A global-health researcher shares why he chose to work in maternal and newborn health

The Source
By: Guest contributor, Tue Mar 2 2021

Author: Guest contributor

Global-health researcher, Joshua Vogel, was the winner of the 2020 Nature Research Award for Driving Global Impact (DGI). His work to reduce premature births worldwide is playing a key role in ending preventable deaths of newborns and children under five.

Premature birth is one of the leading causes of mortality in children under the age of five, and brings considerable psychological and economic difficulties to families that are affected. Around 13 million of the 15 million premature births that occur globally each year are in low-and middle-income countries.

As part of his research, Josh and his team have tested a sophisticated treatment protocol using antenatal corticosteroids (ACS) as an effective and affordable preterm birth intervention. He has also looked into the possible negative effects of the improper use of ACS, and has developed guidelines on how they can be used safely by countries around the world. Josh has worked together with the World Health Organization (WHO) and other institutions to collect preterm birth data from across 184 countries to better understand where and why preterm birth occurs.

In this interview Josh tells us what inspired him to become a scientist and why he chose to work in maternal and newborn health. For further background into his research and career path also check out the Nature Careers Q&A here.

When and why did you decide to become a scientist?
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I have loved science as long as I can remember. I had great research experiences as a medical student which definitely inspired me, and as a consequence I am a big believer in ensuring undergraduate students have a positive experience with research. It was while working as an emergency room doctor in rural Australia that I really felt drawn to public health research – it seemed like most of the injuries and illnesses we saw could have been easily prevented with good public health measures.

Was there a particular science teacher who inspired you at school?

My high school physics teacher Mr. Coghlan was a great inspiration to me. He made science dynamic, exciting, engaging and fun. If I hadn’t got a place in medical school, my second preference would have been studying physics, and I still wonder what that might have been like!

What led you to choose your particular branch of science?

I now work in maternal and perinatal health research, with a particular focus on how we can improve the health of women and newborns in low resource, high-burden settings. My path to this field wasn't set by any one decision, it was shaped by a succession of mentors and “small wins” in research that really inspired me to keep trying. I was able to try things out and see what worked, what didn't and what I enjoyed.

What spurred you towards the particular research question that your work addresses now?

I once read that to be successful in research, you need to work on the big problems in your field. Preterm birth is definitely one of those because it affects over 10% of babies born each year, and is the single biggest cause of child and newborn deaths. If we can find effective ways to prevent preterm birth or mitigate its effects, and get those interventions into practice globally, we can make significant progress in reducing newborn mortality and morbidity. I started working on preterm birth early in my career and have never stopped. The intersection of maternal and newborn health is personally very interesting to me.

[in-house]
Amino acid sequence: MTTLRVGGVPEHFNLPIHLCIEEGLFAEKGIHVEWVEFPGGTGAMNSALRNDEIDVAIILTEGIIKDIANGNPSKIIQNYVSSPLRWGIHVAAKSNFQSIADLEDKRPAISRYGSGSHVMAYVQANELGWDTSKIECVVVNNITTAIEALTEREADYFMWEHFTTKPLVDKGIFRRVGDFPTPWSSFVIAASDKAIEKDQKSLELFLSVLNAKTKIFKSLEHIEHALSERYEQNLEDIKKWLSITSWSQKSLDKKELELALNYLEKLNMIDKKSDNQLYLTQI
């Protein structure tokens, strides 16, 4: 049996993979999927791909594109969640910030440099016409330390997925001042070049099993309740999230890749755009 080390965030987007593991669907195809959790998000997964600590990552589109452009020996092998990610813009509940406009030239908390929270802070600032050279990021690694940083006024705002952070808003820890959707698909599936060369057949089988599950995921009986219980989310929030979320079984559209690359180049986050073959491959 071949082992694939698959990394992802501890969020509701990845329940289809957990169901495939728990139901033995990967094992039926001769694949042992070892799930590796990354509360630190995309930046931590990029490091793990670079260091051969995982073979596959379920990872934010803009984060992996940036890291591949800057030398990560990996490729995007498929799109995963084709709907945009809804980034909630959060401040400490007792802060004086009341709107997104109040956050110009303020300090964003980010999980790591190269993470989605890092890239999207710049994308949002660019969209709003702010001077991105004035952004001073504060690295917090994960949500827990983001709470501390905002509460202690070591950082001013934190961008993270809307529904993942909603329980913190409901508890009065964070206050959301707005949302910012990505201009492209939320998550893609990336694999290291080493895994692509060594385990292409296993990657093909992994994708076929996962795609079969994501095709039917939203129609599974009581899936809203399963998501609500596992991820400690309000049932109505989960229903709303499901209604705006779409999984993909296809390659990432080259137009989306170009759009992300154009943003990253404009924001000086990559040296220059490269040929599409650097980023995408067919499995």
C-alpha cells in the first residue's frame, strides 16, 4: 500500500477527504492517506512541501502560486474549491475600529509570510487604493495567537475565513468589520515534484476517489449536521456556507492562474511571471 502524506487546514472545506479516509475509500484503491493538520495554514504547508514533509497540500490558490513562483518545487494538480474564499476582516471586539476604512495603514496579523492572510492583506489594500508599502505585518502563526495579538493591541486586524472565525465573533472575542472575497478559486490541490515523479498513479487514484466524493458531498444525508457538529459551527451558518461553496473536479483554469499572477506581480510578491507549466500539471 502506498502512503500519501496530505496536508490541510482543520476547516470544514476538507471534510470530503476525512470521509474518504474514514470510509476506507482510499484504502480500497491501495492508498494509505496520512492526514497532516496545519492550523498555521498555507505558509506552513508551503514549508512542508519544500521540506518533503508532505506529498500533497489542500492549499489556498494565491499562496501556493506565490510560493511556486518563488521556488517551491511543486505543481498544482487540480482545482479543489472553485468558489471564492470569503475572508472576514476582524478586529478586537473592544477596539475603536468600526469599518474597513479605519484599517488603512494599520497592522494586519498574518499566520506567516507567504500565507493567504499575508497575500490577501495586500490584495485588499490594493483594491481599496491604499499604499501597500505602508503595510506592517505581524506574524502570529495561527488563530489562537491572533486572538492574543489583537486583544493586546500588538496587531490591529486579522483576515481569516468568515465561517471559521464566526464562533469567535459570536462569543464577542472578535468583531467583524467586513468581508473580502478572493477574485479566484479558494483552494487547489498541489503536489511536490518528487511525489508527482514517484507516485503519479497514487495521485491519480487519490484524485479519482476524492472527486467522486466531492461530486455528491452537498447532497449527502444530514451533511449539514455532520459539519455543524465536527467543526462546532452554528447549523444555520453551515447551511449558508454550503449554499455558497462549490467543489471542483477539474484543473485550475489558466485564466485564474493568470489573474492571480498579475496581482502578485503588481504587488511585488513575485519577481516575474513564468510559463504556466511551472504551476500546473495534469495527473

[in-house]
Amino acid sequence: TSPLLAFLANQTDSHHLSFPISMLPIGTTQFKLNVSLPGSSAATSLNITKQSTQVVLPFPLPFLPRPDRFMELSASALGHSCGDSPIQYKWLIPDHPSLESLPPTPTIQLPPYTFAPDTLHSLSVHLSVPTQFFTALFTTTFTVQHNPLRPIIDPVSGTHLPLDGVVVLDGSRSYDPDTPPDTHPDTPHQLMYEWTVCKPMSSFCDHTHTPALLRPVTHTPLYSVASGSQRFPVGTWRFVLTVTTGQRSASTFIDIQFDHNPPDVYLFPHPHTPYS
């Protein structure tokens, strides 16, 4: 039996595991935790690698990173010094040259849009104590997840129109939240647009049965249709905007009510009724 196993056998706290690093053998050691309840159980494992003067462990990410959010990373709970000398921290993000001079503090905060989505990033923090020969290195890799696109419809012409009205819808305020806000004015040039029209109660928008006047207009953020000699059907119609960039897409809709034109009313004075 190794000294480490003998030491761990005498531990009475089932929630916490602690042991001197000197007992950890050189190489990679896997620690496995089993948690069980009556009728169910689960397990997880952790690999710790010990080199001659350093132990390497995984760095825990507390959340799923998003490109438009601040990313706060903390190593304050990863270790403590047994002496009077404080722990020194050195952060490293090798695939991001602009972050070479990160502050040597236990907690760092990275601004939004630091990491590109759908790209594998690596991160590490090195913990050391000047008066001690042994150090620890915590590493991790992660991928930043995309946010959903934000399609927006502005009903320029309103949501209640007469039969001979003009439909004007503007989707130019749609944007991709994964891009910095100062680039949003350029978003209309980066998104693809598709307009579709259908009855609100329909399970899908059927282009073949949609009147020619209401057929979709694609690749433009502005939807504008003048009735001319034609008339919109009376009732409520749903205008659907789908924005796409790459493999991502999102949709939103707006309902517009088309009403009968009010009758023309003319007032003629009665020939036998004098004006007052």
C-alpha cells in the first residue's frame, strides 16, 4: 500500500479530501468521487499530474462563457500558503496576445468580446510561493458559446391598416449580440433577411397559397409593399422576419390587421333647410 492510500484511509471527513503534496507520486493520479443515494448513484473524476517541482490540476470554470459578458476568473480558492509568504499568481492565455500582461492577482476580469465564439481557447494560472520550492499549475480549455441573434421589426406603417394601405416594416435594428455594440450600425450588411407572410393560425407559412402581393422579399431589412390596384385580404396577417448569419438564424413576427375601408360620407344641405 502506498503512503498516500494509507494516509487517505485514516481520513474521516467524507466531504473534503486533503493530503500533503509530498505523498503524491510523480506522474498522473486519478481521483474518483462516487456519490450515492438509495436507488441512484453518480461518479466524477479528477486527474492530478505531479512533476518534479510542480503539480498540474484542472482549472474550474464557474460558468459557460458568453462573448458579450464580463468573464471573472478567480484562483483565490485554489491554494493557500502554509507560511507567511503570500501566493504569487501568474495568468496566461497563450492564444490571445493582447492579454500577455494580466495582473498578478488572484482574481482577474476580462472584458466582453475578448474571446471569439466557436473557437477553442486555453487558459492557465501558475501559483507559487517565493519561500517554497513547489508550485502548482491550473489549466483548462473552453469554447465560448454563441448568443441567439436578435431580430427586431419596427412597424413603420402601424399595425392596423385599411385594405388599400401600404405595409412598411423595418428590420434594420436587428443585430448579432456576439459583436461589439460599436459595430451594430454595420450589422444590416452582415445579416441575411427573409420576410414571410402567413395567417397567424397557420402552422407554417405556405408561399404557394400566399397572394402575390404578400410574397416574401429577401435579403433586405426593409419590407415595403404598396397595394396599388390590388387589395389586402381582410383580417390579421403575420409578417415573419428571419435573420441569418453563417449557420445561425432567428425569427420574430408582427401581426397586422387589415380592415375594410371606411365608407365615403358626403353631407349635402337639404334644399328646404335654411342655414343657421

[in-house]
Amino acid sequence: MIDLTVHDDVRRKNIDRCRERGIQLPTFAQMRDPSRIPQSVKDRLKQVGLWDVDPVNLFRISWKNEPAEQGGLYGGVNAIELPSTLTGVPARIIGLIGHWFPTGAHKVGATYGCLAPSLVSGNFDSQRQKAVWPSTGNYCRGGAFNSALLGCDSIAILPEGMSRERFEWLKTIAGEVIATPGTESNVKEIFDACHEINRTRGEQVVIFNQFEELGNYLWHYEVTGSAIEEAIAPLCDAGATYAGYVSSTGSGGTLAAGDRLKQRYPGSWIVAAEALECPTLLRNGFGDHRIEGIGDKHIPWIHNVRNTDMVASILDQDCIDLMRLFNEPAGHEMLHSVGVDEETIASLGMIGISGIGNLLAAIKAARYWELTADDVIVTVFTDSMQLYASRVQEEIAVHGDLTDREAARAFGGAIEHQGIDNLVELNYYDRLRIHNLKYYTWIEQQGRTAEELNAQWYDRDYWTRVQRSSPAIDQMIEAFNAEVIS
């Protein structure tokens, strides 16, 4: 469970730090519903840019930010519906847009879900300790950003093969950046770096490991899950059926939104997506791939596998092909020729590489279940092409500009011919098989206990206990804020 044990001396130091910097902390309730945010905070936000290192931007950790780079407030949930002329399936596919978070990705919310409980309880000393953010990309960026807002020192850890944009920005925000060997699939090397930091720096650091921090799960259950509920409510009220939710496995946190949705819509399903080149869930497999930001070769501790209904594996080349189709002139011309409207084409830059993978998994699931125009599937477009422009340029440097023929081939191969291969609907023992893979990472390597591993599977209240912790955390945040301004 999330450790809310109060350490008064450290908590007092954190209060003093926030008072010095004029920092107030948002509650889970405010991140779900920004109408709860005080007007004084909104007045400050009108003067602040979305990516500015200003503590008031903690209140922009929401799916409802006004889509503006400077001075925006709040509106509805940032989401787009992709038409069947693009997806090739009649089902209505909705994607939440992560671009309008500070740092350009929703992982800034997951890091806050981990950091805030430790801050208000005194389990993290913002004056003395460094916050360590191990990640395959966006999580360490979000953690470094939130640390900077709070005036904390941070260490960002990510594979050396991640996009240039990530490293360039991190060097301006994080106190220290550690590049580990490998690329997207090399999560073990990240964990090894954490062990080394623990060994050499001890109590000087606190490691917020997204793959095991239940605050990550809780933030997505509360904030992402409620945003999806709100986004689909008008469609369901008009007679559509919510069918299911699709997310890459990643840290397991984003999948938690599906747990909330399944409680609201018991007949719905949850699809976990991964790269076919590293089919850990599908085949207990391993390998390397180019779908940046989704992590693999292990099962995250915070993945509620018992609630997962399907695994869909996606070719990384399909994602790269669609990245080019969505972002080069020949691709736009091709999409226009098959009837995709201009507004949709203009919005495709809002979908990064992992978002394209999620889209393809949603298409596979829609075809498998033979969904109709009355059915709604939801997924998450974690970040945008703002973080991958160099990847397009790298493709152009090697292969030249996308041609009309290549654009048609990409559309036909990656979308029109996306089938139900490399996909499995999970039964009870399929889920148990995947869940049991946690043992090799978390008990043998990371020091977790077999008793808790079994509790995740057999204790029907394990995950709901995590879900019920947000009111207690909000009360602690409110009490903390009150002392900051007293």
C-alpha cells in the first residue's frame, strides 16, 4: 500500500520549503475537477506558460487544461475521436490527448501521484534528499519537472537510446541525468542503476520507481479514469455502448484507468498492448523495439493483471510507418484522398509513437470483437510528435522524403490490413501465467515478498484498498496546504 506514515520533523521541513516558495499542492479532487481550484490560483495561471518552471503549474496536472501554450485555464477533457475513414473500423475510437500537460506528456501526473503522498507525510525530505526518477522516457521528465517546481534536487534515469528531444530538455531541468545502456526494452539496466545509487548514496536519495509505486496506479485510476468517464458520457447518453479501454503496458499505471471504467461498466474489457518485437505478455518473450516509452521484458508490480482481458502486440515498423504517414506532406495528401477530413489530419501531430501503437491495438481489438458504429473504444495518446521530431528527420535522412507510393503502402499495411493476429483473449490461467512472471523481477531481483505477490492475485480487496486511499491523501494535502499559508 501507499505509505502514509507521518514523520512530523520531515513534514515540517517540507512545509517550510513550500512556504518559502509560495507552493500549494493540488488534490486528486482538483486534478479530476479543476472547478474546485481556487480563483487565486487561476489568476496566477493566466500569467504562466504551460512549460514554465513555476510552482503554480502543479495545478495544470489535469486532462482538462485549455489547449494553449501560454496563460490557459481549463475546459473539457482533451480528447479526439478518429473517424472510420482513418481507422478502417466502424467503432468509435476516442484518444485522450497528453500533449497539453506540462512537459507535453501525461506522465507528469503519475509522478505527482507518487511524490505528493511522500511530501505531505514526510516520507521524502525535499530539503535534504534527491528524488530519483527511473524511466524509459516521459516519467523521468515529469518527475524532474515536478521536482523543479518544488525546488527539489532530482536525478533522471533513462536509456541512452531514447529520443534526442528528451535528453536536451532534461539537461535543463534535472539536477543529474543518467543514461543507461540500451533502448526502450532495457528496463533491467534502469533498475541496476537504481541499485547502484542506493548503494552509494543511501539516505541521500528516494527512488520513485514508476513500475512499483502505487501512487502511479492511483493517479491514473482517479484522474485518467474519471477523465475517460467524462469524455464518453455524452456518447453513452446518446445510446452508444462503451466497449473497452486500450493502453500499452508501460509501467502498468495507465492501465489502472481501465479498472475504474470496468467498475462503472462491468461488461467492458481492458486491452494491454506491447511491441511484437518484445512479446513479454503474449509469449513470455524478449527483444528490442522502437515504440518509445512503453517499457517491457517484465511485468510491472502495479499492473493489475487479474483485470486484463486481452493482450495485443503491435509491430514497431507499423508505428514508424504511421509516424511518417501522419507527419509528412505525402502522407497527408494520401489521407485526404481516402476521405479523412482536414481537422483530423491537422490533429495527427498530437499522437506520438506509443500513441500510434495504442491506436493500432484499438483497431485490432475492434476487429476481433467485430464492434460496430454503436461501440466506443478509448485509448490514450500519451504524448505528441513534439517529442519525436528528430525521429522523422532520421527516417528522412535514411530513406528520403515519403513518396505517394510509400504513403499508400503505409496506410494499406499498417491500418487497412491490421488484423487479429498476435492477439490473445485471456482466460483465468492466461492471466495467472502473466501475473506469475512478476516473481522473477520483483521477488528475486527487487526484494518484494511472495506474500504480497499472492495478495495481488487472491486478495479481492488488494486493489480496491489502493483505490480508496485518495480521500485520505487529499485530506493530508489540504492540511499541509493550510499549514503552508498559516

What is the goal that you would eventually most like to accomplish with your research?

We as a global community can end preventable maternal and newborn mortality. As long as my team's research is helping to address those issues, I know we are headed in the right direction.

What was the best piece of advice you were ever given? How have you used it since?

"Quality first, quantity second". I am often guilty of trying to go fast and do more things than I can handle. But the work we do must be of the highest quality to be trustworthy or meaningful. It's a good thing for a researcher to have lots of exciting ideas – I have more ideas than I can reasonably pursue in one lifetime! But if we get the quality right, then quantity can follow.

Learn more about the Nature Research Awards for Driving Global Impact (2021 applications close March 21)

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About Joshua Vogel

Joshua Vogel, principal research fellow (maternal and child health) at the Burnet Institute in Melbourne, Australia, is a medical doctor with a PhD in maternal and perinatal epidemiology. His research work focuses on improving the health and well-being of women and families living in resource-constrained settings. Since 2012, he has co-ordinated and contributed to a number of WHO-led primary research, knowledge synthesis and implementation activities in low and middle-income countries. His areas of professional interest are the quality of antenatal and intrapartum care, stillbirth prevention and preterm birth management. He has extensive experience in clinical epidemiology, interventional research, systematic reviews and guideline development. 

Joshua is a lead investigator on the WHO ACTION Trials (Antenatal Corticosteroids for Improving Outcomes of Preterm Newborns), two multi-country randomized controlled trials evaluating the efficacy of antenatal corticosteroids in hospitals in five low-resource countries. He is also the lead investigator on a six-country study evaluating the new WHO Labour Care Guide for labour and childbirth management. He has led the development of several WHO guidelines, and established WHO’s first ‘living guidelines’ in maternal and perinatal health


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